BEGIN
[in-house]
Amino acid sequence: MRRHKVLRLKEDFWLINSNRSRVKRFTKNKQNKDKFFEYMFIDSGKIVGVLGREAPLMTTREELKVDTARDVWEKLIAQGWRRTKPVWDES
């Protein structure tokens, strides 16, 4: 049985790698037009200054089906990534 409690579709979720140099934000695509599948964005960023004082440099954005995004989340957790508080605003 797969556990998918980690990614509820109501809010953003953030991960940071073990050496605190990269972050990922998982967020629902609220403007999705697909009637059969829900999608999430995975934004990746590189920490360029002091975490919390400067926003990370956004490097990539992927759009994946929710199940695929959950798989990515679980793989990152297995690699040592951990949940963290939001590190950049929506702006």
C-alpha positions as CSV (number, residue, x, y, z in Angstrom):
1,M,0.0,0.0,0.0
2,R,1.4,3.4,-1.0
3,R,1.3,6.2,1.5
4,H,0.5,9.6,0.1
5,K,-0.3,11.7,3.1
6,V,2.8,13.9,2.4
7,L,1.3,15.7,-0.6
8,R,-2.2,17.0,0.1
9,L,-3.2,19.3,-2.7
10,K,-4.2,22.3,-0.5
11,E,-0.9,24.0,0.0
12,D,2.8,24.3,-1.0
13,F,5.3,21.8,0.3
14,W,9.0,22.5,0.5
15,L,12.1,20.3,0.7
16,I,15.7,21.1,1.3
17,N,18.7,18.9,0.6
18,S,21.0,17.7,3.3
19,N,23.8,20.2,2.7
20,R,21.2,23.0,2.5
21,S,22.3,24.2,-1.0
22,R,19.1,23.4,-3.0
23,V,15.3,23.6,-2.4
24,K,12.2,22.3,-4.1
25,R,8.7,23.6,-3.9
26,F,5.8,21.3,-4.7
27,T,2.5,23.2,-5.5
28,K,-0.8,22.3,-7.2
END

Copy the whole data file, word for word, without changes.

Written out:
[in-house]
Amino acid sequence: MRRHKVLRLKEDFWLINSNRSRVKRFTKNKQNKDKFFEYMFIDSGKIVGVLGREAPLMTTREELKVDTARDVWEKLIAQGWRRTKPVWDES
């Protein structure tokens, strides 16, 4: 049985790698037009200054089906990534 409690579709979720140099934000695509599948964005960023004082440099954005995004989340957790508080605003 797969556990998918980690990614509820109501809010953003953030991960940071073990050496605190990269972050990922998982967020629902609220403007999705697909009637059969829900999608999430995975934004990746590189920490360029002091975490919390400067926003990370956004490097990539992927759009994946929710199940695929959950798989990515679980793989990152297995690699040592951990949940963290939001590190950049929506702006």
C-alpha positions as CSV (number, residue, x, y, z in Angstrom):
1,M,0.0,0.0,0.0
2,R,1.4,3.4,-1.0
3,R,1.3,6.2,1.5
4,H,0.5,9.6,0.1
5,K,-0.3,11.7,3.1
6,V,2.8,13.9,2.4
7,L,1.3,15.7,-0.6
8,R,-2.2,17.0,0.1
9,L,-3.2,19.3,-2.7
10,K,-4.2,22.3,-0.5
11,E,-0.9,24.0,0.0
12,D,2.8,24.3,-1.0
13,F,5.3,21.8,0.3
14,W,9.0,22.5,0.5
15,L,12.1,20.3,0.7
16,I,15.7,21.1,1.3
17,N,18.7,18.9,0.6
18,S,21.0,17.7,3.3
19,N,23.8,20.2,2.7
20,R,21.2,23.0,2.5
21,S,22.3,24.2,-1.0
22,R,19.1,23.4,-3.0
23,V,15.3,23.6,-2.4
24,K,12.2,22.3,-4.1
25,R,8.7,23.6,-3.9
26,F,5.8,21.3,-4.7
27,T,2.5,23.2,-5.5
28,K,-0.8,22.3,-7.2